How do you deal with insomnia? He may be one of the few people who falls asleep the moment their head hits the pillow. However, for many people, especially the elderly, inability to fall asleep, stay asleep, or sleep soundly is a problem.
An Irish proverb describes the modest benefits of a good night’s sleep:
Get more information from the Citrus County Chronicle
Not getting enough sleep can lead to myriad problems, both mental and physical. So pharmaceutical companies answered the phone and came up with drugs to help you fall asleep. I dug into the idea of doing it.
They may be into something. Because when I play therapeutic music to my patients, they often fall asleep. Alas, I don’t play right before going to bed, so I don’t know if the patient will be more likely to escape to dreamland later.
One study asked college students if they used music to help them fall asleep. And why they wanted to use music. From this self-reported data, the researchers found that relaxation and distraction topped music users’ lists. Masking outside noise was not a notable factor. Neither was fun.
Self-reported data are notoriously unreliable, but other studies have applied tested clinical trial protocols. One study examined five of these controlled trials. This is Journal of the American Geriatrics Society, Vol. 69, No. 7, page 1,925.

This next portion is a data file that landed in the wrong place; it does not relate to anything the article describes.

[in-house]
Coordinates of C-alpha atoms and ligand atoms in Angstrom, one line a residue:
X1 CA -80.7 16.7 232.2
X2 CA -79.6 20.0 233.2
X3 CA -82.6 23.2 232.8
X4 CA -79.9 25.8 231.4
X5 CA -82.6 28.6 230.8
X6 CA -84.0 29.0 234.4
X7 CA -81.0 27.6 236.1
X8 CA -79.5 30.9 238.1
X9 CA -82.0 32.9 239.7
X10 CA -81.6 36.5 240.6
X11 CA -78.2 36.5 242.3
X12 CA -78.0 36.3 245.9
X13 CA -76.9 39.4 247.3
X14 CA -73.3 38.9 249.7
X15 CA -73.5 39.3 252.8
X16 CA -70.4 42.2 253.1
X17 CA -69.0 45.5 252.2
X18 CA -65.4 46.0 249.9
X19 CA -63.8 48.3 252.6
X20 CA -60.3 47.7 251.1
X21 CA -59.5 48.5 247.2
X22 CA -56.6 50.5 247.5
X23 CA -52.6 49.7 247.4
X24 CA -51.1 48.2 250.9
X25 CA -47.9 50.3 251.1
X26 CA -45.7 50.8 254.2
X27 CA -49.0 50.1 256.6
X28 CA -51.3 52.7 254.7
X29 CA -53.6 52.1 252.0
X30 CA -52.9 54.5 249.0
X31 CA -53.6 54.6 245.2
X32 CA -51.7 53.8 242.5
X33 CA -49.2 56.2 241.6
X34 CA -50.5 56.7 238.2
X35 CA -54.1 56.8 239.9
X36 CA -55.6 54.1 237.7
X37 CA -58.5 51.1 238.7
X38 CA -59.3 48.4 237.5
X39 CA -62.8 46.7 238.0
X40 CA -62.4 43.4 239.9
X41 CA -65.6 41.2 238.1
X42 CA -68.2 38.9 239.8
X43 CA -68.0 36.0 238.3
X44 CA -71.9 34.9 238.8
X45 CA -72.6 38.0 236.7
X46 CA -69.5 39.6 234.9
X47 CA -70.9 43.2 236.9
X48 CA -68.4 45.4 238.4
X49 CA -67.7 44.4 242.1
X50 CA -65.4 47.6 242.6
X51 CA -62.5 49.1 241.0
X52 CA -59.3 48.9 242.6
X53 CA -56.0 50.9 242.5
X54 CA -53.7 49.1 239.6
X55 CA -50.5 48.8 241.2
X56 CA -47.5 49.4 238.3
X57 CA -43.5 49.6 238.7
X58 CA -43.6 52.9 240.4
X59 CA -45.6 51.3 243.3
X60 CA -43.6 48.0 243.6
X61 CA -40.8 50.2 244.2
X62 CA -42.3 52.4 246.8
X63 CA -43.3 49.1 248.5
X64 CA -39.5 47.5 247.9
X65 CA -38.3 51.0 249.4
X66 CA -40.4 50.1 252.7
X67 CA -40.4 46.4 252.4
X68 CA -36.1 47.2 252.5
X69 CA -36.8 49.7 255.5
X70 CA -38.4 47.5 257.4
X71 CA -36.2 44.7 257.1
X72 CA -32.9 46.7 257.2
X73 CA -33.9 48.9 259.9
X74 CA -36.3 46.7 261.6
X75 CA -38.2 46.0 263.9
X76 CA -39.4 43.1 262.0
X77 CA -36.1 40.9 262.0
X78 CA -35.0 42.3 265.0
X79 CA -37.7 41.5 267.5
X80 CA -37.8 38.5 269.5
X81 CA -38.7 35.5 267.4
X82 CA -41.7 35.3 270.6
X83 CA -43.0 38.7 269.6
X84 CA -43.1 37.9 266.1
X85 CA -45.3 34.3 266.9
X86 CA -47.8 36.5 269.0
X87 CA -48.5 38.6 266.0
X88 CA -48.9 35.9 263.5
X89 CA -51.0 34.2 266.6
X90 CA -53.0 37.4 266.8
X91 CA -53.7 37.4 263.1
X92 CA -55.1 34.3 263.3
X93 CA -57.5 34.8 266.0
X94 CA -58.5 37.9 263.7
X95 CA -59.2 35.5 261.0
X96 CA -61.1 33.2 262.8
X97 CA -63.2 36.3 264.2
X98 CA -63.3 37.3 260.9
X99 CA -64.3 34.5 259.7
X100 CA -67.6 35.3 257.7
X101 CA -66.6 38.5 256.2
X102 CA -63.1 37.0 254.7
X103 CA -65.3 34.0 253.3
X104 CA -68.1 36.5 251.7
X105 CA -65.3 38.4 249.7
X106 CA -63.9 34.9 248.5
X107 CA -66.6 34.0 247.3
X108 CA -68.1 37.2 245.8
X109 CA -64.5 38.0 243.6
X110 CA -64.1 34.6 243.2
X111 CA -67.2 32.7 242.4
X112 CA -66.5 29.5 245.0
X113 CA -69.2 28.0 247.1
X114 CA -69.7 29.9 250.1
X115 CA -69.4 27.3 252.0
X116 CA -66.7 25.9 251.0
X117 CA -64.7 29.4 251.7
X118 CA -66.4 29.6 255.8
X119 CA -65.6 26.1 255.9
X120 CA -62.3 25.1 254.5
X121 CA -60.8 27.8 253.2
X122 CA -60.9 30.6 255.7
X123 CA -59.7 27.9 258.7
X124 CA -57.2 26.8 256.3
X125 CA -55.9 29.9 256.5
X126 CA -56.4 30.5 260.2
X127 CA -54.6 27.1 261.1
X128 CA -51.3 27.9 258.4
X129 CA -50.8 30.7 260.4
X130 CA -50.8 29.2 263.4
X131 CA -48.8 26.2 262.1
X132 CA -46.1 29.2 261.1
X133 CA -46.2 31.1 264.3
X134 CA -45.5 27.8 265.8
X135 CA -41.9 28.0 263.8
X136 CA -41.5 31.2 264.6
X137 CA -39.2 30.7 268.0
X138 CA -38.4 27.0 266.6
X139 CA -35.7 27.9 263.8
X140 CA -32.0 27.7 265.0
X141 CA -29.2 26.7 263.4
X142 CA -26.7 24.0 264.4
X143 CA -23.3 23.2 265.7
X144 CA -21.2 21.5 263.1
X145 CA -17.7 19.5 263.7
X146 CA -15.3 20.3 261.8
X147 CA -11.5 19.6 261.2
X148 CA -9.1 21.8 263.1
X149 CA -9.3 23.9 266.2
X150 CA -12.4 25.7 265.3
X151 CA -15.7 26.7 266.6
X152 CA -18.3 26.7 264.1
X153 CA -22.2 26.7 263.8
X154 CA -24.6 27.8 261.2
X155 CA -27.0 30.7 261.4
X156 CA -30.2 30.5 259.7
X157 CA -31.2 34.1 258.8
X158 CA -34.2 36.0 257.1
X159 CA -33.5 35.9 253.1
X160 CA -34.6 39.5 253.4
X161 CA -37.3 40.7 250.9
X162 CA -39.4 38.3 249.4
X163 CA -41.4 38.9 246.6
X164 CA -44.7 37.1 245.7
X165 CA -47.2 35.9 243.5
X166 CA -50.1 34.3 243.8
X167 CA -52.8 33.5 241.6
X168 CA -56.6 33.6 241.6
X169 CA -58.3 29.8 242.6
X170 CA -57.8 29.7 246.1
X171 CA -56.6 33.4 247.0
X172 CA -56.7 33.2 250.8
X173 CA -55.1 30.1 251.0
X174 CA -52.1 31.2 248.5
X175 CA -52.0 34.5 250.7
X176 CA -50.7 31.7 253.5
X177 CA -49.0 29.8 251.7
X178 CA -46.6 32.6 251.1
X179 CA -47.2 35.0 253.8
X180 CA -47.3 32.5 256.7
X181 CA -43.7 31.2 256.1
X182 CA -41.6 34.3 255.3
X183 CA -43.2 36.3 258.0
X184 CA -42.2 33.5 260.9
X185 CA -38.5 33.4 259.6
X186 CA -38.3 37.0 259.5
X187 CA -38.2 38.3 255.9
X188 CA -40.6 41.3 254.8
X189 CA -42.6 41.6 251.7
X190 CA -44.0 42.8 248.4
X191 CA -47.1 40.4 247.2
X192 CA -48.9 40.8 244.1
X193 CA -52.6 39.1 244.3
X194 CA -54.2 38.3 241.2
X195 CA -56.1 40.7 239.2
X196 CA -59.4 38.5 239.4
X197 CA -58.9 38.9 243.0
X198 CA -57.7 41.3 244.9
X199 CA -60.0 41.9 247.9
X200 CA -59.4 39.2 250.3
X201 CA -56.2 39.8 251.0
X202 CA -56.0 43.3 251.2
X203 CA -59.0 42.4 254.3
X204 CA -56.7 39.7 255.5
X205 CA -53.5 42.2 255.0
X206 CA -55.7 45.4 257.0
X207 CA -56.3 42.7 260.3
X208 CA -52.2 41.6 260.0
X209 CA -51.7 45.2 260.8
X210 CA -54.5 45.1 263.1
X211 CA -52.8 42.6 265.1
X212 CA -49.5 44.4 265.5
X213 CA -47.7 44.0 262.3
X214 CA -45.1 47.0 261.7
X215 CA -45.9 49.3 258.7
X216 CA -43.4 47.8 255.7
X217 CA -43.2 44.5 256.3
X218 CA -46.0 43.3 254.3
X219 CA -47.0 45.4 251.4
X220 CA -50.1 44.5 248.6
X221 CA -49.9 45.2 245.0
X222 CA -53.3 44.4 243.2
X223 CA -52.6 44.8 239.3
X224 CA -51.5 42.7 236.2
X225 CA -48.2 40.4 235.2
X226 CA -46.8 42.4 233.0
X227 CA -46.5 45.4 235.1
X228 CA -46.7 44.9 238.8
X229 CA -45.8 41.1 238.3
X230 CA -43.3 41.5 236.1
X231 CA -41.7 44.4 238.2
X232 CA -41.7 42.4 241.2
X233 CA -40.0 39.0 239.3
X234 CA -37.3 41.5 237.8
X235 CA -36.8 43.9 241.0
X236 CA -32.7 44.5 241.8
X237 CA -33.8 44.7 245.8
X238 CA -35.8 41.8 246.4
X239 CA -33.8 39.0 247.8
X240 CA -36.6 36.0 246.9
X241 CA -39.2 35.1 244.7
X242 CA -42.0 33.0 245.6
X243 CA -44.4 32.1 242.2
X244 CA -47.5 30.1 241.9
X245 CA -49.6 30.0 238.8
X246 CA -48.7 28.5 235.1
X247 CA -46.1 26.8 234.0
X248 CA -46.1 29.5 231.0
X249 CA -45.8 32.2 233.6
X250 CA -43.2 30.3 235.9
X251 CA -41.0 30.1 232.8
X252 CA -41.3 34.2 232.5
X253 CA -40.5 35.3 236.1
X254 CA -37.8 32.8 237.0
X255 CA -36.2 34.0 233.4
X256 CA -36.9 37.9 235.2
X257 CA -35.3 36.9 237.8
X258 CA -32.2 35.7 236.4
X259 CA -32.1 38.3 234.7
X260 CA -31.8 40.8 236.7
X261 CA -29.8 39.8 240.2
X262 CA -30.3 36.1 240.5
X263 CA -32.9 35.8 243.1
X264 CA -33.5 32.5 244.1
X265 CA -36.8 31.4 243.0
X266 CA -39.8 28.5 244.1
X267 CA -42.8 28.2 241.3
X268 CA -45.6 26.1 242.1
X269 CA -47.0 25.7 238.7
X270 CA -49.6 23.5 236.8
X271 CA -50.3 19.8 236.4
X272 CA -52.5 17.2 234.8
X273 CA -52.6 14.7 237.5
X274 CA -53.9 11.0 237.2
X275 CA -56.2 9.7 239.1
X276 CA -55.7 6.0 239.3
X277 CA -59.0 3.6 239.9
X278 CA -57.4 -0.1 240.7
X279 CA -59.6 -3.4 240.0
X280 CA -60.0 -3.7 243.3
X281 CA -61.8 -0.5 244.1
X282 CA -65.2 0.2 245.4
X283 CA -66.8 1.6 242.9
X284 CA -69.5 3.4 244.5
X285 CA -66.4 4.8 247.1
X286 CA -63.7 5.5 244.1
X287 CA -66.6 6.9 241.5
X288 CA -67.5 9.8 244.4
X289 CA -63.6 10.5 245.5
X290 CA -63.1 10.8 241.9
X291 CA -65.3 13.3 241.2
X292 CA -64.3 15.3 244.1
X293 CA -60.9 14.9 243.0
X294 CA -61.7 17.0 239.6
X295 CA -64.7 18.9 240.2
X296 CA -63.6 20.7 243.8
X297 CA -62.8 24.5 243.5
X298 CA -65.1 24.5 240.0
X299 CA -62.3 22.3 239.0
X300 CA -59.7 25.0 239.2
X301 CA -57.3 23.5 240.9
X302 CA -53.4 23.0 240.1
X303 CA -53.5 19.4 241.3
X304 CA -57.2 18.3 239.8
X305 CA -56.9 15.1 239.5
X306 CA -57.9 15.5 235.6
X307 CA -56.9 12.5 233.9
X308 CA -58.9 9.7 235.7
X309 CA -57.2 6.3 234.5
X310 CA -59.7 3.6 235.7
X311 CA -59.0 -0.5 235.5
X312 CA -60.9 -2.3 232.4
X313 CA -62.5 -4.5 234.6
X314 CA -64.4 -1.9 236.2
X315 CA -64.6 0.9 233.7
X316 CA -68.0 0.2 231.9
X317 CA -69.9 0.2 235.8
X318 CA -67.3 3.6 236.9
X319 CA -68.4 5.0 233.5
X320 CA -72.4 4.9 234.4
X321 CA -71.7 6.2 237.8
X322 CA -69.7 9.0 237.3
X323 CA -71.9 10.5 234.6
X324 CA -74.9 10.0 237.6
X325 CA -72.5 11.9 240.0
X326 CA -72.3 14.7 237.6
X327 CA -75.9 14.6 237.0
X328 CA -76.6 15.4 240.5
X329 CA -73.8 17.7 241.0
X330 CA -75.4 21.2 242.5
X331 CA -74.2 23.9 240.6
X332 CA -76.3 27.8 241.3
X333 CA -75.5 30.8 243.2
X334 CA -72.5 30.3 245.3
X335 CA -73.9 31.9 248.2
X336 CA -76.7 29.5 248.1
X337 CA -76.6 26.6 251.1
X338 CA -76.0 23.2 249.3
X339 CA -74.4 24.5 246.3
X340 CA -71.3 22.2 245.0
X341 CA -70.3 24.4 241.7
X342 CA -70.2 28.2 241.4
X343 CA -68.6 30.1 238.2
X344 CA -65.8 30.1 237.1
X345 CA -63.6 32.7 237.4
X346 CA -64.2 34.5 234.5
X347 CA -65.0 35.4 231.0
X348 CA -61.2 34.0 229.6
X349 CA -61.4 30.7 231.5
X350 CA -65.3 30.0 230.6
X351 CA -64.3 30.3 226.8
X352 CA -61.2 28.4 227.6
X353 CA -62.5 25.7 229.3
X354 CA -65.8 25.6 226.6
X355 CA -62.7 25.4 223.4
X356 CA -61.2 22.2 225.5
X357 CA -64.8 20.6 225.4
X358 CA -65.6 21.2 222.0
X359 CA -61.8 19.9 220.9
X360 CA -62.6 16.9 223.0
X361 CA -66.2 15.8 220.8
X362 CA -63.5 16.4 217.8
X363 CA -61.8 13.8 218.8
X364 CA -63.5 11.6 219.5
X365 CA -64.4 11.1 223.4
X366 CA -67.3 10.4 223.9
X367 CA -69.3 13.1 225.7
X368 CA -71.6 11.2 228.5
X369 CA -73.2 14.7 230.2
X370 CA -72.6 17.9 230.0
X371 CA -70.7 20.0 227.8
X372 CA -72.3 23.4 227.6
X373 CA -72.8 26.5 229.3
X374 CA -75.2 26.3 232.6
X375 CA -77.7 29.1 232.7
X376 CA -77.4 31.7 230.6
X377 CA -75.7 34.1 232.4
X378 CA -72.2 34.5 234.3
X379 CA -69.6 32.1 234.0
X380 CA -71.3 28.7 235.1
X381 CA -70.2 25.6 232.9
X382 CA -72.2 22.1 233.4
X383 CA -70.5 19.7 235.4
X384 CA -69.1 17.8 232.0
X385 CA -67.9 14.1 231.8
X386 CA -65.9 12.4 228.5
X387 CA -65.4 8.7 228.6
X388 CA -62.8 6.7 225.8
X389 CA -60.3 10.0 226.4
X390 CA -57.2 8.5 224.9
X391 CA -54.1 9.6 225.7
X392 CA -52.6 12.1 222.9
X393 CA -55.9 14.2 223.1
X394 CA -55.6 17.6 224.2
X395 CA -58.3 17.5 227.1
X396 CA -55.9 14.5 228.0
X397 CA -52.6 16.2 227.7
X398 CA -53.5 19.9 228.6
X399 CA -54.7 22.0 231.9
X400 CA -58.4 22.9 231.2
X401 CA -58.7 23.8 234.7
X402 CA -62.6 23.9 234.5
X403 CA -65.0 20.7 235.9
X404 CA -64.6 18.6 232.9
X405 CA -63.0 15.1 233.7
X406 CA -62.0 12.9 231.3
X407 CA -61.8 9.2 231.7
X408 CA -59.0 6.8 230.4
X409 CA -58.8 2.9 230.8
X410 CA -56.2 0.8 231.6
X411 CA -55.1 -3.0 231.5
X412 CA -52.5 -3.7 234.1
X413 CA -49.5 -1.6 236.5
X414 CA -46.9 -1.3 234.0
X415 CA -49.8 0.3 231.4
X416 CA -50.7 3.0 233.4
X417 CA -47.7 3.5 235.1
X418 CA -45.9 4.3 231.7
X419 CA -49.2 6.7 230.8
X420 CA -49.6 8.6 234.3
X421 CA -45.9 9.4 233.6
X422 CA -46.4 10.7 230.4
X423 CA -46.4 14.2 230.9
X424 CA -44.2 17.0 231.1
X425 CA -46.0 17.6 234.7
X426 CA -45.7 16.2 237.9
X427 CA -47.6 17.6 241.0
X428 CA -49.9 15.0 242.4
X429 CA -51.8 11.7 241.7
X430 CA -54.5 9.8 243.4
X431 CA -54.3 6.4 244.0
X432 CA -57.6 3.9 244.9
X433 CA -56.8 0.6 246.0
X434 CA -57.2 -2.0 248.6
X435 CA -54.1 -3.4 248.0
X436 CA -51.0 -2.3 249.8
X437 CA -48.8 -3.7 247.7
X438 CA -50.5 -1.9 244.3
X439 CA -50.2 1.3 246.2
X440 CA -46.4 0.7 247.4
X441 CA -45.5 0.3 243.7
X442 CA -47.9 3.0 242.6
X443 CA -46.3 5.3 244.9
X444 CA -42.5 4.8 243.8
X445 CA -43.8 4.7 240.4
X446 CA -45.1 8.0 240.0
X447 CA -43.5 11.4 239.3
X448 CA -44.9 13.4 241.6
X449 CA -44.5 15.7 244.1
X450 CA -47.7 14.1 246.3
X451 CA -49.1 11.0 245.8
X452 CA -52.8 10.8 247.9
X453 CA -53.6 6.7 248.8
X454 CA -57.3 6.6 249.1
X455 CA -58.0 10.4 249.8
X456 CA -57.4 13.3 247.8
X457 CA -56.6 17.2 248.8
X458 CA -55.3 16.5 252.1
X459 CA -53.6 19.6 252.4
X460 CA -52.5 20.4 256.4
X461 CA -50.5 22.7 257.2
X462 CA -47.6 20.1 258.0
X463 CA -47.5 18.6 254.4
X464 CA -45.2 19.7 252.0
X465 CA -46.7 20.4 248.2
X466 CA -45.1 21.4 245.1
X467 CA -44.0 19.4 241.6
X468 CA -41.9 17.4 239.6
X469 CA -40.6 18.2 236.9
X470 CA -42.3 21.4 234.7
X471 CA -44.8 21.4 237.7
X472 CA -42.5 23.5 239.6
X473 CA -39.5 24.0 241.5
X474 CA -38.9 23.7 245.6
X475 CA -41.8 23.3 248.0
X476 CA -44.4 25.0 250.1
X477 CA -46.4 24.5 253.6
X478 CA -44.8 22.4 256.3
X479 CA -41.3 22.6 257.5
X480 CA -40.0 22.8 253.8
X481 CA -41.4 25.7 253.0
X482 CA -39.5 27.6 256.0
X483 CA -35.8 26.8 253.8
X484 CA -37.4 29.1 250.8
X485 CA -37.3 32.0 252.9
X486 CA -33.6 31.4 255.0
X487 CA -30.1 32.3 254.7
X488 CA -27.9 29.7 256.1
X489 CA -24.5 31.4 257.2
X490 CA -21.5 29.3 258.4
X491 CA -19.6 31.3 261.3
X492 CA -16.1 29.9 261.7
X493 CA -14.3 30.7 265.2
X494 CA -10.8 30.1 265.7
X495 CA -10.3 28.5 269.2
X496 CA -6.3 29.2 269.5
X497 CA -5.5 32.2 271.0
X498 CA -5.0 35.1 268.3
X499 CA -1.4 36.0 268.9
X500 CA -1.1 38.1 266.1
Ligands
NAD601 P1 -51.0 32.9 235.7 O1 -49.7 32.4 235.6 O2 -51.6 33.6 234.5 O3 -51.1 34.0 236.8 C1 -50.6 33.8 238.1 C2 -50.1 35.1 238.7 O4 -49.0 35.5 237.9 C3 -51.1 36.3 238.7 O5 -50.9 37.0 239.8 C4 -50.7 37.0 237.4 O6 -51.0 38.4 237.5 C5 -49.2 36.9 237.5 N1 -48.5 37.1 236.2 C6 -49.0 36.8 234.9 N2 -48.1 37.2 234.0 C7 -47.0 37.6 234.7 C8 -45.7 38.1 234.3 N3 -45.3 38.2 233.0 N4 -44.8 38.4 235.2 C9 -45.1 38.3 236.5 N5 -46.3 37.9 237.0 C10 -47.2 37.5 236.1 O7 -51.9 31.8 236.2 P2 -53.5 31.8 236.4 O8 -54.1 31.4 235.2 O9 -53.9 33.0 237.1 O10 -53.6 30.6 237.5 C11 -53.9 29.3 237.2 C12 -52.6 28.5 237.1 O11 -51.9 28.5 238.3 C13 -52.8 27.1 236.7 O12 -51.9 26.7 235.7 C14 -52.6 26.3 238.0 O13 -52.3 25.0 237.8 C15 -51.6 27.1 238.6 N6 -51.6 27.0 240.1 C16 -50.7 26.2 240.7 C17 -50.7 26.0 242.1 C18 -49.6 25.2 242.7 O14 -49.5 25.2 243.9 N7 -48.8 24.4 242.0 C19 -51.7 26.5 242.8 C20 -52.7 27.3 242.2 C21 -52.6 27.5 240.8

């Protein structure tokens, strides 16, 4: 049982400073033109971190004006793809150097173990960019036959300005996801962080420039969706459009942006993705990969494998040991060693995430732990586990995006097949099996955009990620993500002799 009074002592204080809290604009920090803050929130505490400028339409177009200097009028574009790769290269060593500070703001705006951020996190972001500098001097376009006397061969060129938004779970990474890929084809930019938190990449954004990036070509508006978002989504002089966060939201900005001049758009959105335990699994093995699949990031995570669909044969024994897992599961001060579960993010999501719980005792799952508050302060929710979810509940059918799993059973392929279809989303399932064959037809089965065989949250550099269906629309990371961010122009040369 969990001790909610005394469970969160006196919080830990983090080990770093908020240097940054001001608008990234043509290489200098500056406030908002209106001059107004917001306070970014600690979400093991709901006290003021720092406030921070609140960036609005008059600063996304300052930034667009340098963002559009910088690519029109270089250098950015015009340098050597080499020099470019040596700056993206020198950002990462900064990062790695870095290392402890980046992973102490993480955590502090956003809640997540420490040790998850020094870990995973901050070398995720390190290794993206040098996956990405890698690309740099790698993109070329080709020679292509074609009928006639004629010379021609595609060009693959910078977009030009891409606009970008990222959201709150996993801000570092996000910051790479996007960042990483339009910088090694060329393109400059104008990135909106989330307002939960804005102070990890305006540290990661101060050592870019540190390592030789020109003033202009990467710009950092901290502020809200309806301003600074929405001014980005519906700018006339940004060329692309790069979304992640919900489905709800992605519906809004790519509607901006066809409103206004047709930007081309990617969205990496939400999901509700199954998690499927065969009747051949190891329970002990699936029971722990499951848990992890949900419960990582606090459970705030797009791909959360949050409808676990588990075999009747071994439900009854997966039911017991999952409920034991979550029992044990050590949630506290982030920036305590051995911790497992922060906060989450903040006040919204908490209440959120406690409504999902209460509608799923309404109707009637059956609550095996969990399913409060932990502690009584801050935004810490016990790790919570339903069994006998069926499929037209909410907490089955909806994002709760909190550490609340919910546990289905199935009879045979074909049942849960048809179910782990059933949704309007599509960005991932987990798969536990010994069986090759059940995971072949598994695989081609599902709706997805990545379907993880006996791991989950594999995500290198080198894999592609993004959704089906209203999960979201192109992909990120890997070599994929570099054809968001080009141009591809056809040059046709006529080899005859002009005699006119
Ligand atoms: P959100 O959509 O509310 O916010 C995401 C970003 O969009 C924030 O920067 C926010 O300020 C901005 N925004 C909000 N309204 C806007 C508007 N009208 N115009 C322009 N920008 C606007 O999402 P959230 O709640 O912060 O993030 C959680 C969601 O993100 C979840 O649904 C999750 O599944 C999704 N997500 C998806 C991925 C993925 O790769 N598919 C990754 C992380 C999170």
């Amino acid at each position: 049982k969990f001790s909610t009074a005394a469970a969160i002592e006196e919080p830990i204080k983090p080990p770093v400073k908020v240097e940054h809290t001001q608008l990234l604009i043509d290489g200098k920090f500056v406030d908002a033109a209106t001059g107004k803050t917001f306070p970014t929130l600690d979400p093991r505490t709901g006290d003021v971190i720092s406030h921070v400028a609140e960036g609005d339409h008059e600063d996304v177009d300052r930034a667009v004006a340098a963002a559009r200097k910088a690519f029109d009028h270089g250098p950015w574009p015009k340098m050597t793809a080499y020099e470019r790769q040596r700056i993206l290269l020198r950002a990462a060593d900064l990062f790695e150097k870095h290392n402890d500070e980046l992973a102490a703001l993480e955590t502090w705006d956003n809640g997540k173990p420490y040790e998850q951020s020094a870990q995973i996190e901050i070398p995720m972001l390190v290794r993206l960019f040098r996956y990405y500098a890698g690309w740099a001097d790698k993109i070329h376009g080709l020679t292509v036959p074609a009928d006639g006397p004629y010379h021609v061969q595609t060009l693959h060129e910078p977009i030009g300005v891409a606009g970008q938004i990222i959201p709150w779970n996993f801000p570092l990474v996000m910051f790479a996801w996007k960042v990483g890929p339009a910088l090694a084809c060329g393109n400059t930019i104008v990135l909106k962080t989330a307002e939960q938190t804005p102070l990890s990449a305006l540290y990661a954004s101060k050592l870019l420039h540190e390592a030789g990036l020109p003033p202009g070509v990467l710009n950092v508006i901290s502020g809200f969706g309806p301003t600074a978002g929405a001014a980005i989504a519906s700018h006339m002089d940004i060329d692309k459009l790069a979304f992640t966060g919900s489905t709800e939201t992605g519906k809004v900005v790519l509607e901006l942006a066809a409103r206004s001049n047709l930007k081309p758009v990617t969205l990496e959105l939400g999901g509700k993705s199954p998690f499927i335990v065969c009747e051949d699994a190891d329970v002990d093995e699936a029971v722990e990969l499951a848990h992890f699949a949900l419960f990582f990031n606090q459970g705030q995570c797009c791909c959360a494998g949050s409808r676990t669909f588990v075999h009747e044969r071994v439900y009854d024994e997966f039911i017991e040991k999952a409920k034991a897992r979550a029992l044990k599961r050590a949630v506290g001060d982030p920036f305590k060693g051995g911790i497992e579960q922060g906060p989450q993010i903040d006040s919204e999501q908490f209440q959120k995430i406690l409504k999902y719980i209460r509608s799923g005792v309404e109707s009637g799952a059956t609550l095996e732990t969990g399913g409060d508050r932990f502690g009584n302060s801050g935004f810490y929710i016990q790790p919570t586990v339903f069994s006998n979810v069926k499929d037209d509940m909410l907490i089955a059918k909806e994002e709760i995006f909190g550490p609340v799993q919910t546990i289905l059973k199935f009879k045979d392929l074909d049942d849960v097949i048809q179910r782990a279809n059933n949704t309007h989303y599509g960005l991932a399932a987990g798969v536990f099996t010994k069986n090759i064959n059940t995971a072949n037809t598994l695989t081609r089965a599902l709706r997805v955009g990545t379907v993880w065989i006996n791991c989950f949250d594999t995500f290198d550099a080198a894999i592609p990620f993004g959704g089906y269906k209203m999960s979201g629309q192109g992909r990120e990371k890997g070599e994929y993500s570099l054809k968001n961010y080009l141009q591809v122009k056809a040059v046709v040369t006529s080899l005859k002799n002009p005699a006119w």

What the review found was that older adults who listened to music to fall asleep actually had better sleep quality than those who didn’t use music. He pointed out that “sedative” music was more effective than rhythmic music.
Other studies have shown that fairly slow tempos are better than brisk tempos. 60-80 beats per minute seems optimal. And low-pitched quiet music is better than high-pitched. There seems to be a consensus that percussion should not be used.
So what genre? classical? hip hop? jazz? Country? As long as it’s “calm”, slow, and has bass, it doesn’t matter what genre it is. However, one study showed that music with major chords was preferred over music with minor chords.
Going back to our studies with college students, remember that one of the reasons they used music was for distraction. Music distracted them from thinking about all the ramblings that active minds could conceive. With distraction in mind, you might prefer unfamiliar music that doesn’t evoke memories. again…. You may prefer familiar music to evoke memories that erase other tangents your mind wants to take. Use what works for you.
If music doesn’t prove to be the magic potion the first night you try it, keep at it. Most studies lasted him more than 4 weeks by the time data collection was completed. So it may take some time for your brain and body to get used to new sounds.
American actor Thomas Dekker said, “Sleep is the golden chain that binds health to our bodies.”